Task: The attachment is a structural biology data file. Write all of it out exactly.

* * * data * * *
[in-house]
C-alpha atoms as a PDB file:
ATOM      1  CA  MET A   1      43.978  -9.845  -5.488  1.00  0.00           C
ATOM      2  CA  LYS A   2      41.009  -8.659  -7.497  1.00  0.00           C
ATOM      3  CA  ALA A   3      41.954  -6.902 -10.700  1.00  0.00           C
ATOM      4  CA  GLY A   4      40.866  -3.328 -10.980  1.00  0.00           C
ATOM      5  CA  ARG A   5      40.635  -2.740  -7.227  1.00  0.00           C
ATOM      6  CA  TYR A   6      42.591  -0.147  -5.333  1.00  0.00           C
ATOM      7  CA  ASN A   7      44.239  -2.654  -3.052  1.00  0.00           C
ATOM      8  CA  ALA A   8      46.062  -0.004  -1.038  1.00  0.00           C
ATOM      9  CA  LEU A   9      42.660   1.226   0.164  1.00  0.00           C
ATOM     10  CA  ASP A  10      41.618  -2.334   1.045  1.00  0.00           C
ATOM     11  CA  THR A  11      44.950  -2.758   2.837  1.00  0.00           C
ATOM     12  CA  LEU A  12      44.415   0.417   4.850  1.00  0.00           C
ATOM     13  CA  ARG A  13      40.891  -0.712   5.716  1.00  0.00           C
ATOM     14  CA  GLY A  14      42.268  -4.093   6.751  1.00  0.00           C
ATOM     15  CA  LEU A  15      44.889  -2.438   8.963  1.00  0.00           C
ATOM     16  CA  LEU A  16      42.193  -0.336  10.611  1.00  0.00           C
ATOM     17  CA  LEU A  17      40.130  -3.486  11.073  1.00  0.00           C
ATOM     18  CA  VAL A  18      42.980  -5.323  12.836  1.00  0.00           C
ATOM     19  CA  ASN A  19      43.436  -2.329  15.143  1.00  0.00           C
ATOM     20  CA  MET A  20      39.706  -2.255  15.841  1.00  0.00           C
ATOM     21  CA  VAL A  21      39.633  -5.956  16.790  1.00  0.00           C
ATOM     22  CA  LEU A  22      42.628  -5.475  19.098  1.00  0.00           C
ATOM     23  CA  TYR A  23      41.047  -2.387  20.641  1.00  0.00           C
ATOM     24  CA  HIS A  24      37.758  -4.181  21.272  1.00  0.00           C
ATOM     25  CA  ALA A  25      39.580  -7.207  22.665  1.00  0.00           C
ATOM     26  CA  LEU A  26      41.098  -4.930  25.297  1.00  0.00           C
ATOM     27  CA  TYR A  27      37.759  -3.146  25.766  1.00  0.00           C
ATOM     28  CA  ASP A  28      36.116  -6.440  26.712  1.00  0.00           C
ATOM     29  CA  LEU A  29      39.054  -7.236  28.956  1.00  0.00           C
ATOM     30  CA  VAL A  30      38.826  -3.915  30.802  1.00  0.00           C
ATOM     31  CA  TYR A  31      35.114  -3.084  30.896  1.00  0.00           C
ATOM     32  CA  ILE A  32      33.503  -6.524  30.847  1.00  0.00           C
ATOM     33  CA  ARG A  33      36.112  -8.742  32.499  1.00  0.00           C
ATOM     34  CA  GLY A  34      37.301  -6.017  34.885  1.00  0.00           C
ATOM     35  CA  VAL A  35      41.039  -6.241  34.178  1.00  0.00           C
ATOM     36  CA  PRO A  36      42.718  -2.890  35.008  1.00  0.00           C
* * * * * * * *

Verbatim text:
[in-house]
C-alpha atoms as a PDB file:
ATOM      1  CA  MET A   1      43.978  -9.845  -5.488  1.00  0.00           C
ATOM      2  CA  LYS A   2      41.009  -8.659  -7.497  1.00  0.00           C
ATOM      3  CA  ALA A   3      41.954  -6.902 -10.700  1.00  0.00           C
ATOM      4  CA  GLY A   4      40.866  -3.328 -10.980  1.00  0.00           C
ATOM      5  CA  ARG A   5      40.635  -2.740  -7.227  1.00  0.00           C
ATOM      6  CA  TYR A   6      42.591  -0.147  -5.333  1.00  0.00           C
ATOM      7  CA  ASN A   7      44.239  -2.654  -3.052  1.00  0.00           C
ATOM      8  CA  ALA A   8      46.062  -0.004  -1.038  1.00  0.00           C
ATOM      9  CA  LEU A   9      42.660   1.226   0.164  1.00  0.00           C
ATOM     10  CA  ASP A  10      41.618  -2.334   1.045  1.00  0.00           C
ATOM     11  CA  THR A  11      44.950  -2.758   2.837  1.00  0.00           C
ATOM     12  CA  LEU A  12      44.415   0.417   4.850  1.00  0.00           C
ATOM     13  CA  ARG A  13      40.891  -0.712   5.716  1.00  0.00           C
ATOM     14  CA  GLY A  14      42.268  -4.093   6.751  1.00  0.00           C
ATOM     15  CA  LEU A  15      44.889  -2.438   8.963  1.00  0.00           C
ATOM     16  CA  LEU A  16      42.193  -0.336  10.611  1.00  0.00           C
ATOM     17  CA  LEU A  17      40.130  -3.486  11.073  1.00  0.00           C
ATOM     18  CA  VAL A  18      42.980  -5.323  12.836  1.00  0.00           C
ATOM     19  CA  ASN A  19      43.436  -2.329  15.143  1.00  0.00           C
ATOM     20  CA  MET A  20      39.706  -2.255  15.841  1.00  0.00           C
ATOM     21  CA  VAL A  21      39.633  -5.956  16.790  1.00  0.00           C
ATOM     22  CA  LEU A  22      42.628  -5.475  19.098  1.00  0.00           C
ATOM     23  CA  TYR A  23      41.047  -2.387  20.641  1.00  0.00           C
ATOM     24  CA  HIS A  24      37.758  -4.181  21.272  1.00  0.00           C
ATOM     25  CA  ALA A  25      39.580  -7.207  22.665  1.00  0.00           C
ATOM     26  CA  LEU A  26      41.098  -4.930  25.297  1.00  0.00           C
ATOM     27  CA  TYR A  27      37.759  -3.146  25.766  1.00  0.00           C
ATOM     28  CA  ASP A  28      36.116  -6.440  26.712  1.00  0.00           C
ATOM     29  CA  LEU A  29      39.054  -7.236  28.956  1.00  0.00           C
ATOM     30  CA  VAL A  30      38.826  -3.915  30.802  1.00  0.00           C
ATOM     31  CA  TYR A  31      35.114  -3.084  30.896  1.00  0.00           C
ATOM     32  CA  ILE A  32      33.503  -6.524  30.847  1.00  0.00           C
ATOM     33  CA  ARG A  33      36.112  -8.742  32.499  1.00  0.00           C
ATOM     34  CA  GLY A  34      37.301  -6.017  34.885  1.00  0.00           C
ATOM     35  CA  VAL A  35      41.039  -6.241  34.178  1.00  0.00           C
ATOM     36  CA  PRO A  36      42.718  -2.890  35.008  1.00  0.00           C